In Brooklyn Heights, an ambitious new restaurant
is met with anticipation. The neighborhood only has a couple
of terrific places and others that lean toward mediocre, so when
an experienced chef finds a corner spot in a secluded part of
the area, posts his menu on a Web site, then takes his time with
renovations, the opening generates a lot of buzz.
In June, chef Tim Oltmans and his partner, Micki Schubert, launched Jack the Horse Tavern (named for the lake in northern Minnesota, where Oltmans fished with his father and brothers), an elegant space with a menu focused on American fare with a few innovative touches.
The view from the tavern’s expansive windows of leafy Hicks Street affords diners a glimpse of ornate brownstones, some with curtains drawn back to reveal enormous, sparkling chandeliers.
Schubert, who designed the eatery, wisely chose to forgo kitschy tavern accoutrements: There are no beer steins, pipes or other saloon-like tchotchkes hanging from a beamed ceiling.
She’s taken a former liquor store and divided it into two light-filled rooms that flow gracefully into one another. There are brick walls, a long wooden bar in the front room, and cloth-covered tables that pull up to a tapestry banquette. Lining one wall are wonderful drawings by Schubert’s father, Mitchell Hooks, an illustrator who was popular in the ’60s. Hooks’s mostly black-and-white pieces are indicative of the graphic style of that era: One is shaped like a butterfly that, on closer inspection, reveals women in provocative costumes and men with Dean Martin’s good looks.
Candles and small, elegant lamps lend the room an amber glow. On a cold, rainy night that room was as welcoming as a friend’s open arms.
Oltmans offers a small but well-chosen wine list of international bottles ($22-$51), with several excellent selections by the glass. Befitting a tavern, there are six pints on draft and several mostly domestic beers and ales available by the bottle.
The kitchen is starting out with a trot, not a gallop. The market-driven menu references tavern fare with its "Sokota" burger (several of which passed my table leaving a whiff of grilled meat in their wake), a sandwich of German sausages and a thick hanger steak with horseradish sauce.
Oltmans takes a more inspired approach to the appetizers, keeping pairings simple, so flavors emerge with clarity. In a statement on his Web site, he claims to avoid "meaningless flourish," a goal I appreciate: I can live without seeing another checkerboard made of sauce or dessert plate rimmed with powdered sugar.
There are a few fine ways to begin the meal, and, oddly, a few amateurish thuds along the way that are surprising coming from a chef who has cooked in Manhattan’s Gramercy Tavern, CT Restaurant and Tabla.
A chowder made with fresh corn and butternut squash is as smooth as cream. The corn’s kernels add a welcome bit of crunch to the works, while a ribbon of roasted habanero pepper oil, swirled into creme fraiche and drizzled over the soup, lends heat as well as a welcome bacon-like note.
One of his most popular dishes is an unctuous chicken liver "schmeer." He serves the rich spread smoothed heavily over crisp slices of Italian bread. It’s delicious just as it is, less so with a cold peach and currant chutney. Warming the fruit slightly would bring forth its savory spices, making it a less jarring companion to the liver.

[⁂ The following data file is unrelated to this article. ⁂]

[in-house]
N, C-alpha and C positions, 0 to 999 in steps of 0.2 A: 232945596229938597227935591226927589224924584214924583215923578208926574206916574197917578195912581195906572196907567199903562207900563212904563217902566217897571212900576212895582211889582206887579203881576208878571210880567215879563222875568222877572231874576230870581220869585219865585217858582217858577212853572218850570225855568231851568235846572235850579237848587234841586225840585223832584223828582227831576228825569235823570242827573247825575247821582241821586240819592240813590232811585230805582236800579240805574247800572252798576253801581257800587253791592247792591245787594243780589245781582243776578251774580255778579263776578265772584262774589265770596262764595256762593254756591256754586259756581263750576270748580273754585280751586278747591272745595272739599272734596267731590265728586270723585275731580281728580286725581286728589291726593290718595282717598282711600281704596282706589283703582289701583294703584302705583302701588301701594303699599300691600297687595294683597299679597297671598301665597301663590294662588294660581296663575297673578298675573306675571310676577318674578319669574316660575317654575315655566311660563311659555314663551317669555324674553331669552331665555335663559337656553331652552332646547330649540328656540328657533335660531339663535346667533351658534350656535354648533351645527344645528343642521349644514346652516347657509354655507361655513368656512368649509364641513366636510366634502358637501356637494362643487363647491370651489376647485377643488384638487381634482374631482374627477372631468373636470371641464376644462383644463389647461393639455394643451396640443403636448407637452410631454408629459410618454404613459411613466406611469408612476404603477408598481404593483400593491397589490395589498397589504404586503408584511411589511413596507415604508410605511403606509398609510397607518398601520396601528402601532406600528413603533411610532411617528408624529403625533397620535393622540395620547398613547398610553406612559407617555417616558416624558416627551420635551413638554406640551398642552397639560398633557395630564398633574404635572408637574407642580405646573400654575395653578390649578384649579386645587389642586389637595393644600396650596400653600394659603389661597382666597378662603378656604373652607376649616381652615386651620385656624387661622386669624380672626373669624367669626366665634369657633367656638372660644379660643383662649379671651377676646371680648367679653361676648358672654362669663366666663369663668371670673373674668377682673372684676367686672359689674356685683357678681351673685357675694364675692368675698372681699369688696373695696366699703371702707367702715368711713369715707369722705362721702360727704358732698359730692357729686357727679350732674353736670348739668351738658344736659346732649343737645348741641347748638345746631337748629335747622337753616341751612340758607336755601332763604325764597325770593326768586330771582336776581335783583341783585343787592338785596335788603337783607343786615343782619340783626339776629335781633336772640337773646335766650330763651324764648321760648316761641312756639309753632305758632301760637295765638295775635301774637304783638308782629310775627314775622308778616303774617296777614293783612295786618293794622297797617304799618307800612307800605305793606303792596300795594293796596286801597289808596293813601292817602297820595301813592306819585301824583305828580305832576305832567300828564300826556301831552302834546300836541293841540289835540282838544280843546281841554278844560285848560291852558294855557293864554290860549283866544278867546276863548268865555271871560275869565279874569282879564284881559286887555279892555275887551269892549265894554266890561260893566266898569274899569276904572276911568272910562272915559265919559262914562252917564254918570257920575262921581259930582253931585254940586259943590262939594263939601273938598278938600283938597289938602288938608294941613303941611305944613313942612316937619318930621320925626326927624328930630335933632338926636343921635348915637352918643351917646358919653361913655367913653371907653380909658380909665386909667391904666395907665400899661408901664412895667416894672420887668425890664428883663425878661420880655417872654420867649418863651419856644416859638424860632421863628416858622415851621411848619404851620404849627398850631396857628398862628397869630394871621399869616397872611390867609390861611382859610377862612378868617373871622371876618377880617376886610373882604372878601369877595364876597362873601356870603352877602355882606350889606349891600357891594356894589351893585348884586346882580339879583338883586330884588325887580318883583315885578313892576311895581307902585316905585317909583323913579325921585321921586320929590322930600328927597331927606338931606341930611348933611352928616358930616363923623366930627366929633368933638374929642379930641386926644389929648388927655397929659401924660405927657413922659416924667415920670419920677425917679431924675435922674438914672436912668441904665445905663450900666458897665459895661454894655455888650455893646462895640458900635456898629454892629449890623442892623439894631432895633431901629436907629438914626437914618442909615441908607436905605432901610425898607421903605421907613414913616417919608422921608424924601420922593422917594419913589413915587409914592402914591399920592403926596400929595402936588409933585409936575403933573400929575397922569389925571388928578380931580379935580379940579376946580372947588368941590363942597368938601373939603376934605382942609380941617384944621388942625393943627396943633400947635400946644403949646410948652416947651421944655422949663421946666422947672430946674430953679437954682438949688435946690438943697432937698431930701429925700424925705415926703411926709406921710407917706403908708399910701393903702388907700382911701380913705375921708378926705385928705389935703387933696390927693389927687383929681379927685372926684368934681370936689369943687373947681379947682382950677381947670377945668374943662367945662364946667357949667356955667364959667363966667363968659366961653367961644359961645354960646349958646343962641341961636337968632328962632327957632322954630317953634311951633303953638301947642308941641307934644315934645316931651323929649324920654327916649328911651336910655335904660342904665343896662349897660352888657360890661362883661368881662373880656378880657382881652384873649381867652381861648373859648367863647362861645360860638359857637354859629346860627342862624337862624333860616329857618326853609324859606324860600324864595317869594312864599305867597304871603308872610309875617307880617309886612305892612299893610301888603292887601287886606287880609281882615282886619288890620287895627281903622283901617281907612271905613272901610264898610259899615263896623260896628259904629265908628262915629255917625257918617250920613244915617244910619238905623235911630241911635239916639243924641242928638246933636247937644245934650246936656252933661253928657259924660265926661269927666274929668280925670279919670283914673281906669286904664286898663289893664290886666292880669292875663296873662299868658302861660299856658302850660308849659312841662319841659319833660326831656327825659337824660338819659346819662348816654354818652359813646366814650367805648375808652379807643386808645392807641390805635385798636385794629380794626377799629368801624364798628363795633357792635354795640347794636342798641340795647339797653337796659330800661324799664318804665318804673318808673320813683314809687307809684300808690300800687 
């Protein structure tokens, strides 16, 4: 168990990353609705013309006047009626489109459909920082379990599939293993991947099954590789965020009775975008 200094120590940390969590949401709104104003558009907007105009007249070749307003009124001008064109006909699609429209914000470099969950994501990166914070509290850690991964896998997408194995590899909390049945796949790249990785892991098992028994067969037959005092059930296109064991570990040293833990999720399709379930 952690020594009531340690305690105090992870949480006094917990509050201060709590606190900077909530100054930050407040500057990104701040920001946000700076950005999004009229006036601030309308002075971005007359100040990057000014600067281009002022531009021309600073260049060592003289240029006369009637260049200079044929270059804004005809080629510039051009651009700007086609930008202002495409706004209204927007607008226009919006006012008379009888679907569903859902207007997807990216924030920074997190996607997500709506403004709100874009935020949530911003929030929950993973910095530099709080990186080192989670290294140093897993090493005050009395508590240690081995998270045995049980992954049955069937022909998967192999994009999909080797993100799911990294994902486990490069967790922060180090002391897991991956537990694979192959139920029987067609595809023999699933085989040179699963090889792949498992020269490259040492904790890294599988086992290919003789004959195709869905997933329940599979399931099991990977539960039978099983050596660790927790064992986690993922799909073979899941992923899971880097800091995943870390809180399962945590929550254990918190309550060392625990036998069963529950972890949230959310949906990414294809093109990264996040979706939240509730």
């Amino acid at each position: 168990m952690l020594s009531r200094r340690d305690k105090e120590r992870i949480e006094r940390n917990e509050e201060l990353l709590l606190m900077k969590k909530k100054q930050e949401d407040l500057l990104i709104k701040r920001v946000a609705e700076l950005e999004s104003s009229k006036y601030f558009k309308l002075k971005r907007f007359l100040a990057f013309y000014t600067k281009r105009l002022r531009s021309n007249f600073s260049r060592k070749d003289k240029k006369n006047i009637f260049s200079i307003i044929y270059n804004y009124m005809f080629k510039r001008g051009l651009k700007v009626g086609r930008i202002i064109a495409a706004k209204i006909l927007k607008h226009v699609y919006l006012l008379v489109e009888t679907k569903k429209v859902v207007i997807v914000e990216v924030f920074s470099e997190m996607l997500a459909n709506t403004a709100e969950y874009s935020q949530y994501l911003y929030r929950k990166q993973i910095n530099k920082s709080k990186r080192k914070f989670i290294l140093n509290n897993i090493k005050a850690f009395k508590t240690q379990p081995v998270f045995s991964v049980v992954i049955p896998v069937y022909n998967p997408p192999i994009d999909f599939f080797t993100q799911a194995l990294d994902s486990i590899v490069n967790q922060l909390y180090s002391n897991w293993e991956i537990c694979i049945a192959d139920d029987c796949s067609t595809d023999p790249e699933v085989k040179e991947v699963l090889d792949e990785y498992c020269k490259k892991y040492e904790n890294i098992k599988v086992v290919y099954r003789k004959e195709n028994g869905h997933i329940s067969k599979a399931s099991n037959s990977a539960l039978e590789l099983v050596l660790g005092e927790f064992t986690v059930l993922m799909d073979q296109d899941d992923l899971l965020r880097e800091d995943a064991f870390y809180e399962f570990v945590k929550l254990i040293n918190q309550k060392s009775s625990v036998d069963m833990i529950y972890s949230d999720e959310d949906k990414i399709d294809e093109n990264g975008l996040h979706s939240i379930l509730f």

Every element in Oltmans’s salmon tartare works. The raw fish is cut in cubes that are not too fine, so there is a pleasing texture to each mouthful. Crisp jicama (a root vegetable with a nutty, sweet taste) adds crunch, while creme fraiche brightened with lime lightens the dish.
After such satisfying beginnings, the entrees I tried were disappointing. A roasted pork breast is served two ways: sliced and rolled around figs and almonds, and pulled into shreds and heaped over bacon-studded Swiss chard. Both versions need more moisture. The torn pieces are too salty, and the almonds do nothing for the dish. I’m all for unconstructed plating, too, if the ingredients are attractive. This entree is all tones of beige in appearance, and, in a way, flavor.
White wine, garlic, ginger, shallots and parsley should blend into an ambrosial sauce for mussels. Instead, the creamy mixture lacks brininess and the garlic barely registers. With the shellfish comes a cone of "tempura green beans," a riff on Belgium mussels and frites. It’s a cute idea, but the over-salted, doughy coating on the beans is a far cry from the lacy cloak of tempura.
Pastry chef Sashi Ohbi (formerly of Nicole’s in Manhattan) shares Oltmans’s American-with-a-twist sensibility.
One of her desserts charmed me. Ohbi employs ginger to underscore the sweetness of peaches and adds heat to the whipped cream that fills a tender shortbread biscuit. Pieces of the crystallized root scattered over the top are pleasantly chewy. Digging into the crisp shortbread and its creamy center was bittersweet. I was reminded of the pleasure of the season’s produce and how soon that opulence will pass.
Once Jack the Horse Tavern tightens the reins in the kitchen, it’ll be a winner in the neighborhood.
Jack the Horse Tavern (66 Hicks St. at Cranberry Street in Brooklyn Heights) accepts American Express, Diners Club, Discover, MasterCard and Visa. Entrees: $12-$21. The restaurant serves dinner Monday through Saturday. Closed Sundays. For reservations call (718) 852-5084.